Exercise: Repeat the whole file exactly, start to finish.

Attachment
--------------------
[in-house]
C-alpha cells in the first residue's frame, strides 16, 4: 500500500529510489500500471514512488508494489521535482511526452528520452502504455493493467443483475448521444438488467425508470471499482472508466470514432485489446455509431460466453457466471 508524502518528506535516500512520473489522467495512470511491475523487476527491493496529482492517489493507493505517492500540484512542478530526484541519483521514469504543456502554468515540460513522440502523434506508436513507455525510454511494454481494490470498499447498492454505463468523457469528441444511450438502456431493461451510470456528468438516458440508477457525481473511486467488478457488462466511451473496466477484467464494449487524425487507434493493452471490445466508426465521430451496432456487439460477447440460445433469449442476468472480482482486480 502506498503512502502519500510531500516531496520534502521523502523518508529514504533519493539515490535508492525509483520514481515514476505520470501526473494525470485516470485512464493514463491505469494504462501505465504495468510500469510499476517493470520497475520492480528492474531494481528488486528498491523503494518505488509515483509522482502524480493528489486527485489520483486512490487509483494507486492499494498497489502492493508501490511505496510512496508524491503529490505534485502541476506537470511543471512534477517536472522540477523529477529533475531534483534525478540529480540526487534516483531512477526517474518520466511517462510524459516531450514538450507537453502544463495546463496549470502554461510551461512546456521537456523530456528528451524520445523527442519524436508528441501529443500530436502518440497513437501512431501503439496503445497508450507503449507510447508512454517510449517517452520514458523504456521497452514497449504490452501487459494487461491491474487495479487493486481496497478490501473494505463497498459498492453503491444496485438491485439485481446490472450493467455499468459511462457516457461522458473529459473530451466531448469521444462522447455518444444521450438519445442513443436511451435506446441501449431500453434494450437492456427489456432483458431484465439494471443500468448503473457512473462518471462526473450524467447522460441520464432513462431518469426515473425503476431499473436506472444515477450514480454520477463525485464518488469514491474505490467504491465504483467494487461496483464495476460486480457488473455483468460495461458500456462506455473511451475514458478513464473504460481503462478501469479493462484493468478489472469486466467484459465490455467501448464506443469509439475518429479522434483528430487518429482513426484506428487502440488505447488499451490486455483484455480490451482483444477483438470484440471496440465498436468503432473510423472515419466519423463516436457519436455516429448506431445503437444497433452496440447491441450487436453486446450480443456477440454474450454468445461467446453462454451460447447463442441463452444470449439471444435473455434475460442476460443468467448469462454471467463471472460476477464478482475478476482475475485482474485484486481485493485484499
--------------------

[in-house]
C-alpha cells in the first residue's frame, strides 16, 4: 500500500529510489500500471514512488508494489521535482511526452528520452502504455493493467443483475448521444438488467425508470471499482472508466470514432485489446455509431460466453457466471 508524502518528506535516500512520473489522467495512470511491475523487476527491493496529482492517489493507493505517492500540484512542478530526484541519483521514469504543456502554468515540460513522440502523434506508436513507455525510454511494454481494490470498499447498492454505463468523457469528441444511450438502456431493461451510470456528468438516458440508477457525481473511486467488478457488462466511451473496466477484467464494449487524425487507434493493452471490445466508426465521430451496432456487439460477447440460445433469449442476468472480482482486480 502506498503512502502519500510531500516531496520534502521523502523518508529514504533519493539515490535508492525509483520514481515514476505520470501526473494525470485516470485512464493514463491505469494504462501505465504495468510500469510499476517493470520497475520492480528492474531494481528488486528498491523503494518505488509515483509522482502524480493528489486527485489520483486512490487509483494507486492499494498497489502492493508501490511505496510512496508524491503529490505534485502541476506537470511543471512534477517536472522540477523529477529533475531534483534525478540529480540526487534516483531512477526517474518520466511517462510524459516531450514538450507537453502544463495546463496549470502554461510551461512546456521537456523530456528528451524520445523527442519524436508528441501529443500530436502518440497513437501512431501503439496503445497508450507503449507510447508512454517510449517517452520514458523504456521497452514497449504490452501487459494487461491491474487495479487493486481496497478490501473494505463497498459498492453503491444496485438491485439485481446490472450493467455499468459511462457516457461522458473529459473530451466531448469521444462522447455518444444521450438519445442513443436511451435506446441501449431500453434494450437492456427489456432483458431484465439494471443500468448503473457512473462518471462526473450524467447522460441520464432513462431518469426515473425503476431499473436506472444515477450514480454520477463525485464518488469514491474505490467504491465504483467494487461496483464495476460486480457488473455483468460495461458500456462506455473511451475514458478513464473504460481503462478501469479493462484493468478489472469486466467484459465490455467501448464506443469509439475518429479522434483528430487518429482513426484506428487502440488505447488499451490486455483484455480490451482483444477483438470484440471496440465498436468503432473510423472515419466519423463516436457519436455516429448506431445503437444497433452496440447491441450487436453486446450480443456477440454474450454468445461467446453462454451460447447463442441463452444470449439471444435473455434475460442476460443468467448469462454471467463471472460476477464478482475478476482475475485482474485484486481485493485484499